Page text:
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Issue Date: 20-Feb-2017
Authors: Avola, Rosanna
Title: Dynamic expression of aquaporins in physiological and pathophysiological in vitro models.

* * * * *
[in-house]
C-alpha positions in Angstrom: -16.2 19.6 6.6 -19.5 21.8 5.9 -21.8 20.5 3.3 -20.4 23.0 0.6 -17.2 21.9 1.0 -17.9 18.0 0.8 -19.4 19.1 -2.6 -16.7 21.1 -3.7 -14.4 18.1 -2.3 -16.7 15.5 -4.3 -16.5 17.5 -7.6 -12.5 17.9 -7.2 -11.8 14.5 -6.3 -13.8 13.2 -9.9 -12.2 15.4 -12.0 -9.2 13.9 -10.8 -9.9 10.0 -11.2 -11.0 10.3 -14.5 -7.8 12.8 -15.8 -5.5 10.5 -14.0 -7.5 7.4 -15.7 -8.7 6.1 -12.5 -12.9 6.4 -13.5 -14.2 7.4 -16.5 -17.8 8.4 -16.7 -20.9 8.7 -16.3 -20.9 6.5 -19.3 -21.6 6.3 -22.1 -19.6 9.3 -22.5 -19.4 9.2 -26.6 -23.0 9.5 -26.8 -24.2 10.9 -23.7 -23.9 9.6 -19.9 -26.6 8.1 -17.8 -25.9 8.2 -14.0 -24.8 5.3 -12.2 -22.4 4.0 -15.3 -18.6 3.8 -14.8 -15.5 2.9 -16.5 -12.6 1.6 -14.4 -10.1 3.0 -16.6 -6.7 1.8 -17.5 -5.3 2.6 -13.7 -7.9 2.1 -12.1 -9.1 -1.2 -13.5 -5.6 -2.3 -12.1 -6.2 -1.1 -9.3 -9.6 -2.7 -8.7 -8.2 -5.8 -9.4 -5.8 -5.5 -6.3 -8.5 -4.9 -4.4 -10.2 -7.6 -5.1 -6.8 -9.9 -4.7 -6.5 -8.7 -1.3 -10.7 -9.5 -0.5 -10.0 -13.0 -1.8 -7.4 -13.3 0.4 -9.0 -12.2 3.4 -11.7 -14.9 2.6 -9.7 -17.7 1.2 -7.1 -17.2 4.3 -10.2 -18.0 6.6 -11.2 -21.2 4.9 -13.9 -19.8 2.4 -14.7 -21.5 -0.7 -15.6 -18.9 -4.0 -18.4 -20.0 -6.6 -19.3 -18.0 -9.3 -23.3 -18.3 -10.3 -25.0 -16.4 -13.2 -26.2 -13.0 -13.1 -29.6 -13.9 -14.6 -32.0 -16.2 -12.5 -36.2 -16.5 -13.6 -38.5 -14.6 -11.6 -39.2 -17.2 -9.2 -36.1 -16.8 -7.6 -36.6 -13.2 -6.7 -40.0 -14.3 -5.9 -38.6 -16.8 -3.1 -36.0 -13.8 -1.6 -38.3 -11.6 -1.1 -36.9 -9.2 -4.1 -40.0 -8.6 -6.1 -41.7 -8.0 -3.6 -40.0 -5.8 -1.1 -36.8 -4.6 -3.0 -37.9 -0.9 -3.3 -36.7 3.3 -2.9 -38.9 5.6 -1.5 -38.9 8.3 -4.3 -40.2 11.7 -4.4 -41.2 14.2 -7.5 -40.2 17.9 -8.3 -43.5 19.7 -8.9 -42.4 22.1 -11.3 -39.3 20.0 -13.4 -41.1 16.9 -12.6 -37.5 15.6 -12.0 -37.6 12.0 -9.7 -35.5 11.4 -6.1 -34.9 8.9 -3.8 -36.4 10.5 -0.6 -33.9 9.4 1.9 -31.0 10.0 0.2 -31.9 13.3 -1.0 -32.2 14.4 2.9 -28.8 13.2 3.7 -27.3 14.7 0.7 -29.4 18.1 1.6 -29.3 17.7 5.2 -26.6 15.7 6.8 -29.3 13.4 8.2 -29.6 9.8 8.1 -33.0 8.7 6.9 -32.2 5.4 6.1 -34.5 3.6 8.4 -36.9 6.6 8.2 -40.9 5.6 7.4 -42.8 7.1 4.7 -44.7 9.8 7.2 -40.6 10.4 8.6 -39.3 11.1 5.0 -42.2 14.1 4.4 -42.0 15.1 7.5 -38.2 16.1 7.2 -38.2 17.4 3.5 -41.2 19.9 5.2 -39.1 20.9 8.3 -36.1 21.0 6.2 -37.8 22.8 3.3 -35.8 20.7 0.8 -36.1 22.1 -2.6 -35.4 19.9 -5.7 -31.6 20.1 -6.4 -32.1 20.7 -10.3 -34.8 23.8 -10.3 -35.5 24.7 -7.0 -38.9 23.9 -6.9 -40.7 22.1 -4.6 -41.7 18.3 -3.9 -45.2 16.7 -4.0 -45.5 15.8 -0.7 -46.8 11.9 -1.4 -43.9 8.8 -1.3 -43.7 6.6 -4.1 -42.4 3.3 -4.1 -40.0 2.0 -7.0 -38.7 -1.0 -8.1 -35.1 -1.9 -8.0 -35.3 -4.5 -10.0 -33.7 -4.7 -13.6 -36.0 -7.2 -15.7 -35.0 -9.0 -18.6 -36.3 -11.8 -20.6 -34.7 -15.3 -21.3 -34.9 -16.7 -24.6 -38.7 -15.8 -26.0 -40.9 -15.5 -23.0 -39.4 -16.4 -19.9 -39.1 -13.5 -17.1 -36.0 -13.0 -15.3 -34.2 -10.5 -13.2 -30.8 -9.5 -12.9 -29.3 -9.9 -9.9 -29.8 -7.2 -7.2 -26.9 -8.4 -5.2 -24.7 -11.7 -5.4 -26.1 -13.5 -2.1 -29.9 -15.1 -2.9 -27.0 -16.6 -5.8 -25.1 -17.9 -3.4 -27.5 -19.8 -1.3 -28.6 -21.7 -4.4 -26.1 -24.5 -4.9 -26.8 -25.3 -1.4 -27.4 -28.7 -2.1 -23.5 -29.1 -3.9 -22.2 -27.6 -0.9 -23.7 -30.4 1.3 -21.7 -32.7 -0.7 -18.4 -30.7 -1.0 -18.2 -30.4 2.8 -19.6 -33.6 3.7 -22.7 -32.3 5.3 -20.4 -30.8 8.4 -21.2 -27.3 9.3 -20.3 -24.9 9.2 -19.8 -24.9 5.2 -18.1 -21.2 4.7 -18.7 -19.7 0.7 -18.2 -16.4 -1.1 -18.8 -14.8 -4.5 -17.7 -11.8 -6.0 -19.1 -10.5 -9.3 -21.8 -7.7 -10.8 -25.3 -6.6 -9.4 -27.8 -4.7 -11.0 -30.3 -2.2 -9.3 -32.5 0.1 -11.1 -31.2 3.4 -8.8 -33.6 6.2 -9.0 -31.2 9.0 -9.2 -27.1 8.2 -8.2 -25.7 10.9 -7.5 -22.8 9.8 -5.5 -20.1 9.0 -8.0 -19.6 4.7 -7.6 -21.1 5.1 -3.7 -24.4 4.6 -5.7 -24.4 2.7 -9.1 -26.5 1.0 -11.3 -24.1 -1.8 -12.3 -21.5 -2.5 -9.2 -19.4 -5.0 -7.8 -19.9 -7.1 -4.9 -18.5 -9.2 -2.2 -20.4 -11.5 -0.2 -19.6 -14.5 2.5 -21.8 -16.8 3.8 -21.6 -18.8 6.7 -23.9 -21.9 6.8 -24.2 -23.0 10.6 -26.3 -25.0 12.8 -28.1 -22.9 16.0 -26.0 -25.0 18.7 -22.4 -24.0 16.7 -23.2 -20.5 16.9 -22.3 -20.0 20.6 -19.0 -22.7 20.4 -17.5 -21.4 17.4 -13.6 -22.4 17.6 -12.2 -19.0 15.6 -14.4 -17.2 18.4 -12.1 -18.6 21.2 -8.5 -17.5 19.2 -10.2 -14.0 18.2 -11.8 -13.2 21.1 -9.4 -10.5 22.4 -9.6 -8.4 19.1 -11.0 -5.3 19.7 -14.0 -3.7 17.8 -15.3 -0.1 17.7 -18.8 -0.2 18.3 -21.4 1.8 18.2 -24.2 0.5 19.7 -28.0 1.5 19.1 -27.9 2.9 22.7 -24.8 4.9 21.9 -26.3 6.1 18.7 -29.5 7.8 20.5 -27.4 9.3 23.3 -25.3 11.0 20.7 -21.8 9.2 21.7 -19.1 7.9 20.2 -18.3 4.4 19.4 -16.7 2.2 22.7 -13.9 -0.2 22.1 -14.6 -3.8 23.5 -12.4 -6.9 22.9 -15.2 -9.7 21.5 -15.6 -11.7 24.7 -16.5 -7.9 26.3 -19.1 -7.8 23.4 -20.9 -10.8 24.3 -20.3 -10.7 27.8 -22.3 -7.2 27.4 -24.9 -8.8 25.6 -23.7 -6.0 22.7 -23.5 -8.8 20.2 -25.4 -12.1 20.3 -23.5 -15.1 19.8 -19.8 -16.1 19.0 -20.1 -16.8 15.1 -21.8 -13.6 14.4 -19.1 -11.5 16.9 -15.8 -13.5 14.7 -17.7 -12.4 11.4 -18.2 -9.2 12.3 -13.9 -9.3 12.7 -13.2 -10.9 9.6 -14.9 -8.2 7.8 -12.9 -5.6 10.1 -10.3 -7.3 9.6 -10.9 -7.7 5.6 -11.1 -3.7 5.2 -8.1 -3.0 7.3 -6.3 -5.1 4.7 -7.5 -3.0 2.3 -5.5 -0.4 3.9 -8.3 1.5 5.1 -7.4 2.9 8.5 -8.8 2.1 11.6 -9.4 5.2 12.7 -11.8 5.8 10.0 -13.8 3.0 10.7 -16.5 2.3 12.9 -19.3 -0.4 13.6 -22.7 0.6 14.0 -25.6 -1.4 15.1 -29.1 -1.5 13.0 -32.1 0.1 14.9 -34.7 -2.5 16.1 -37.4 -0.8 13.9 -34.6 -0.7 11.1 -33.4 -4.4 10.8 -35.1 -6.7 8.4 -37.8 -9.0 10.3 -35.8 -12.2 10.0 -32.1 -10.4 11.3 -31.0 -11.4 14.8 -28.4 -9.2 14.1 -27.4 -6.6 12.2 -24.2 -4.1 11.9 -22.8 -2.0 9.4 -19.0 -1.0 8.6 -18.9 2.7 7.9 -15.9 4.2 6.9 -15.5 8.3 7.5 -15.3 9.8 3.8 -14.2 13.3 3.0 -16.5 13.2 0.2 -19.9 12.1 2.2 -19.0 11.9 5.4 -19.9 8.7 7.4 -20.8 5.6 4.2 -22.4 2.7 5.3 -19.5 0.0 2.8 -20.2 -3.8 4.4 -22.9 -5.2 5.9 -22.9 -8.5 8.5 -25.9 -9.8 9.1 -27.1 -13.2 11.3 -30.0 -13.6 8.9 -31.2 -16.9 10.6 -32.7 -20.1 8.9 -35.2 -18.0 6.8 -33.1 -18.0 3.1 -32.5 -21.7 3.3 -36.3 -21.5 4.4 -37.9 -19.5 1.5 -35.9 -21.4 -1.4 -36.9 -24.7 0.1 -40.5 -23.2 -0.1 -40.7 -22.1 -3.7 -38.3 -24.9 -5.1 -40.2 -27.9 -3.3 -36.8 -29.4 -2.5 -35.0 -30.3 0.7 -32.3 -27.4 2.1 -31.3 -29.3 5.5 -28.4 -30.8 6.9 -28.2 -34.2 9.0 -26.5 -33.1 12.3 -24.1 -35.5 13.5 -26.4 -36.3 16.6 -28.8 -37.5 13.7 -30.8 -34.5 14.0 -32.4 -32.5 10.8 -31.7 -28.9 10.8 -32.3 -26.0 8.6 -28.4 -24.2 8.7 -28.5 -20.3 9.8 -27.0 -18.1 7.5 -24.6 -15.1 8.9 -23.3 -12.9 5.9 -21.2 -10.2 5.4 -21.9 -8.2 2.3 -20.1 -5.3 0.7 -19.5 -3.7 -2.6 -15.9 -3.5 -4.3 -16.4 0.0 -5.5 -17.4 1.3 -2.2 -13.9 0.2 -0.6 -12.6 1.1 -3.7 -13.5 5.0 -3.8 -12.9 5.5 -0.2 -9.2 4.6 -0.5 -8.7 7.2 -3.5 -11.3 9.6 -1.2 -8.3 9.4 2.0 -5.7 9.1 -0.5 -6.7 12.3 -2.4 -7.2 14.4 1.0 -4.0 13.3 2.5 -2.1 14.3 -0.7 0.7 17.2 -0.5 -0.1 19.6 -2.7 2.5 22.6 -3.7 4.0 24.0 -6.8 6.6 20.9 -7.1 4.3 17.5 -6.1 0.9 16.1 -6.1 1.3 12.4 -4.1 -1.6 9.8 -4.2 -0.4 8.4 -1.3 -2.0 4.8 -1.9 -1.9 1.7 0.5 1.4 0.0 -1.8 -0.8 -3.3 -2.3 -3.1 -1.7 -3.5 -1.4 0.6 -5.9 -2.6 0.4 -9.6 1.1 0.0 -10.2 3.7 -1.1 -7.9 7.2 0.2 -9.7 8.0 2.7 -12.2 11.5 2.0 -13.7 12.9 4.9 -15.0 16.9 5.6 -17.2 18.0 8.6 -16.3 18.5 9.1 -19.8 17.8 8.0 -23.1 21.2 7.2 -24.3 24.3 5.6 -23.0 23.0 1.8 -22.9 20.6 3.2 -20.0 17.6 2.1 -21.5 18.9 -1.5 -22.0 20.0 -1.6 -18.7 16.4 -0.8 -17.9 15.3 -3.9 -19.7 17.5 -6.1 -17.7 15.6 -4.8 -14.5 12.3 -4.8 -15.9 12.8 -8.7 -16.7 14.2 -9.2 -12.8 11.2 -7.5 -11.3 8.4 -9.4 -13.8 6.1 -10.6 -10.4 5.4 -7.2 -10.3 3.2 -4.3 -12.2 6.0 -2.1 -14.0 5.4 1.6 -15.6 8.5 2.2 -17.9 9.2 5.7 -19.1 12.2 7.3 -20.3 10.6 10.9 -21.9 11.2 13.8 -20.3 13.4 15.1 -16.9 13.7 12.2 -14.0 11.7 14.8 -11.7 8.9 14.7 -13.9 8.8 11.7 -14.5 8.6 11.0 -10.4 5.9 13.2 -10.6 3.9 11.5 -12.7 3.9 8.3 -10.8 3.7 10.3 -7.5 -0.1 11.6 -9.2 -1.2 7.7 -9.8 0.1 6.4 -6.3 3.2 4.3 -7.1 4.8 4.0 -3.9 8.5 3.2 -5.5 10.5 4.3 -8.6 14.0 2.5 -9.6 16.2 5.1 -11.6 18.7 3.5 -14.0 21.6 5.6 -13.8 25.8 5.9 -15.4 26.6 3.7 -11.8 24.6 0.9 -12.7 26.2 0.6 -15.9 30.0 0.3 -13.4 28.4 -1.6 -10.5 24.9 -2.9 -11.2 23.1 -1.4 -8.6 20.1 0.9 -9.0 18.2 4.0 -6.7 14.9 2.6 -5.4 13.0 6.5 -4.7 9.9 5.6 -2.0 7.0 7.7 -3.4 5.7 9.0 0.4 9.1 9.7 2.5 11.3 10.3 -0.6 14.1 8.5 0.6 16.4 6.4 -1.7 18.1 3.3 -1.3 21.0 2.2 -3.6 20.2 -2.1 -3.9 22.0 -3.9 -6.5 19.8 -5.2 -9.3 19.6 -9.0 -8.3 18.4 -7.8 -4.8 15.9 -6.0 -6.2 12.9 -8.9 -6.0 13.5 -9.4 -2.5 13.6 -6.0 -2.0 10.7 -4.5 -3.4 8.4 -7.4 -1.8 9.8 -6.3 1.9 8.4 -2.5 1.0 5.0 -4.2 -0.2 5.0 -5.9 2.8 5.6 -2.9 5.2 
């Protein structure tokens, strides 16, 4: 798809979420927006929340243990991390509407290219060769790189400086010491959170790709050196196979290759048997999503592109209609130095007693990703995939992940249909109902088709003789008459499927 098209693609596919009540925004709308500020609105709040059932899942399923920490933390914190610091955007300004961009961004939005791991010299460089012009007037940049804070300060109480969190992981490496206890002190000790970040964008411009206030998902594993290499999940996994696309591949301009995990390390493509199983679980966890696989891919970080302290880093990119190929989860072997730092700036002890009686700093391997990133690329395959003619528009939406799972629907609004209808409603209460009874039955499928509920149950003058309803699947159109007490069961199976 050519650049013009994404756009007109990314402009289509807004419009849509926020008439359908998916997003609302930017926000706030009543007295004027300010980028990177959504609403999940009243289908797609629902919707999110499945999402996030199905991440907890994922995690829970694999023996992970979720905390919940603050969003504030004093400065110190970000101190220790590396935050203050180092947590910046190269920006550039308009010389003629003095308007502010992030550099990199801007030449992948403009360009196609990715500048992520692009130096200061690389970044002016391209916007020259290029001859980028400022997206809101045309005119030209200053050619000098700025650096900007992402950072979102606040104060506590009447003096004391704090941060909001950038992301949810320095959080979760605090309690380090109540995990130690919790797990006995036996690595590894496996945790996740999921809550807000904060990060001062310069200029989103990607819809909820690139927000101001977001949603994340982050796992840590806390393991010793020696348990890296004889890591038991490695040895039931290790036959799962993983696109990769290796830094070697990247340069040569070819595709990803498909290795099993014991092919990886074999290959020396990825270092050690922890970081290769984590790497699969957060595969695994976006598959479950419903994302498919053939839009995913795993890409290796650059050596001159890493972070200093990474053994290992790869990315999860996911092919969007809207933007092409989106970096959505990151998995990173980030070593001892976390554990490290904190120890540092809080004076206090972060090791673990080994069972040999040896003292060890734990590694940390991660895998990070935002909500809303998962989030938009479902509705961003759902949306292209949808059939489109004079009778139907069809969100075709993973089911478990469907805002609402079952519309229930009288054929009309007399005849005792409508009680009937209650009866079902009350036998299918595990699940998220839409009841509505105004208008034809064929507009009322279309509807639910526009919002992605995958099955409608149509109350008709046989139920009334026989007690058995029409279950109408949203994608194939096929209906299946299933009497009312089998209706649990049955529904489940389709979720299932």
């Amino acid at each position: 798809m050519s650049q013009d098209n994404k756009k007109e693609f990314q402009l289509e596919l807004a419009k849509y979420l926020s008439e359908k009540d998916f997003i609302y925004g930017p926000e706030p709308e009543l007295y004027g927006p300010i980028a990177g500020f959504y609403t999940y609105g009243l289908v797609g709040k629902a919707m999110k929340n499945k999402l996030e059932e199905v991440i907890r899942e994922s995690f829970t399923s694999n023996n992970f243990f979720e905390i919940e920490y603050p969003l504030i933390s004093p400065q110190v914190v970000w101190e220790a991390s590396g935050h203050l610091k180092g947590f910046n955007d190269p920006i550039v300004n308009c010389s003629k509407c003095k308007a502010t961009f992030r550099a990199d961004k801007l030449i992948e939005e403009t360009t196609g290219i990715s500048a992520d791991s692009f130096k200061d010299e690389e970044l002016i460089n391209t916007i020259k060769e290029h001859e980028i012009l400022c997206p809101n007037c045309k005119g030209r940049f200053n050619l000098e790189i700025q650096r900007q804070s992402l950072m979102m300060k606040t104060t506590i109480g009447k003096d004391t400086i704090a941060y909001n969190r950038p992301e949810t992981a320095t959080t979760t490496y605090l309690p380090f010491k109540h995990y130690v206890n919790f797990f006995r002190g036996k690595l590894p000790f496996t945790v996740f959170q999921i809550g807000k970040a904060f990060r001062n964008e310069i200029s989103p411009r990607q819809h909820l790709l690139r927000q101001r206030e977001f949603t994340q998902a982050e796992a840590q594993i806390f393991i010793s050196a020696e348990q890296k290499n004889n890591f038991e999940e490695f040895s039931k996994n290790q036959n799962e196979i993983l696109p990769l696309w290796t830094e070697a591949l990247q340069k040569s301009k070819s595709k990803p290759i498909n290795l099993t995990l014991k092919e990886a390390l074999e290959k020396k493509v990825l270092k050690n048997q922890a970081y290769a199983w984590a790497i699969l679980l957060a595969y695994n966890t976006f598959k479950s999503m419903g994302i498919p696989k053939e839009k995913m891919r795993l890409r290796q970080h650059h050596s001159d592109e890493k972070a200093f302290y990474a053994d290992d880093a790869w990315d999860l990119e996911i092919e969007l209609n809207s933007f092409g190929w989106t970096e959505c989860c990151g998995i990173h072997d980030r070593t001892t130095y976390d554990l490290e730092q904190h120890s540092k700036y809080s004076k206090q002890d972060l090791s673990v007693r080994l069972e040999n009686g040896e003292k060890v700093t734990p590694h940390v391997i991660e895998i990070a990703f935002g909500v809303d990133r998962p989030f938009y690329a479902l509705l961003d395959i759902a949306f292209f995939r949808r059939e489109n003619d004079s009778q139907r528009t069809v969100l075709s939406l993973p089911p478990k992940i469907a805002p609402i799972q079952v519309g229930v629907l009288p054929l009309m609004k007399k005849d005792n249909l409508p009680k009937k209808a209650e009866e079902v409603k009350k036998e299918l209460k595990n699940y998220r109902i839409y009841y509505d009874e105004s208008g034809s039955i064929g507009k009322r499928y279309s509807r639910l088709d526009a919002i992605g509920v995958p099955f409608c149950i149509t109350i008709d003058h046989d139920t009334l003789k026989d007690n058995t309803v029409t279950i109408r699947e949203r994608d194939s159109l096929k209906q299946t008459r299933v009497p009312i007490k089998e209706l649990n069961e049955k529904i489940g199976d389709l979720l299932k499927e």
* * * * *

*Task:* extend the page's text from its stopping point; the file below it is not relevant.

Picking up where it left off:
Abstract: Water is the main component of biological fluids and a prerequisite of all organisms living. In 1987, Agre isolated a new integral membrane protein acting as a channel that mediates the water flux and uncharged solutes across biological membranes. This protein was called aquaporin1 and ever since its discovery, more than 300 homologues have been identified in animal, bacteria and plant. In human have been discovered 13 aquaporins (AQPs) isoform (AQP0-AQP12) widely distributed in various epithelia and endothelia where are important actors of fluid homeostasis in secretory and absorptive processes in response to an osmotic or pressure gradient. In the human brain nine aquaporin subtypes (AQP1, 2, 3, 4, 5, 7, 8, 9, and 11) have been recognized and partially characterized, but only three aquaporins (AQP1, 4, and 9) have been clearly identified in vivo. This discovery highlighted the concept of the important role of AQPs in all brain functions and of the dynamics of water molecules in the cerebral cortex. Additionally, AQPs relieved an important role in glial control and neuronal excitability, such as in brain structure and general development. However, a clearer understanding of specific function and distribution of water channels in adult or in development brain requires a more detailed elucidation. Some of these findings are limited from the complexity of direct investigation, inaccessibility of the neural tissue, and hence difficulty in obtaining a brain biopsy, until after the death of an individual. In this sense, several past and present in vitro models have been used to provide important clues about many processes, such as brain development, neurotoxicity, inflammation, pathogenic mechanisms of the diseases and potential pharmacological targets. In the Chapter I, we have reviewed some in vitro approaches used to investigate the mechanisms involved in Krabbe disease with particular regard to the cellular systems employed to study processes of inflammation, apoptosis and angiogenesis. In this study, we used some in vitro methods with the aim to update the knowledge on stem cells biology and to provide a relationship between aquaporins expression and cellular differentiation. In particular, we have analysed the differentiation of human mesenchymal stem cells from adipose tissue (AT-MSCs) into neural phenotypes and SH-SY5Y neuroblastoma cell line into physiological and pathophysiological dopaminergic neurons. In the Chapter II, we have reported the results of the expression of AQP1, 4, 7, 8 and 9 at 0, 14, and 28 days in AT-MSCs during the neural differentiation by immunocytochemistry, RT-PCR and Western blot analysis. Our studies demonstrated that AT-MSCs could be differentiated into neurons, astrocytes and oligodendrocytes, showing reactivity not only for the typical neural markers, but also for specific AQPs in dependence from differentiated cell type. Our data revealed that at 28 days AT-MSCs express AQP1, astrocytes AQP1, 4 and 7, oligodendrocytes AQP1, 4 and 8, and finally neurons AQP1 and 7. In the Chapter III, we have examined the possible involvement of AQPs in a Parkinson s disease-like cell model. For this purpose, we used SH-SY5Y cell line, differentiated in dopaminergic neurons with retinoic acid (RA) and phorbol 12-myristate 13-acetate (MPA) alone or in association. The vulnerability to dopaminergic neurotoxin 1-methyl-4-phenyl-1, 2, 3, 6-tetrahydropyridine (MPTP) and H2O2 was evaluated and compared in all cell groups. We found that the vulnerability of cells was linked to dynamic changes of AQP4 and AQP9. The data described here provides fundamental insights on the biology of the human mesenchymal stem cells and significant evidences on the involvement of AQPs in a variety of physiological and pathophysiological processes. This suggests their possible application as markers, which may be helpful in diagnosing as well as in the understanding of neurodegenerative diseases for future therapeutic approaches.
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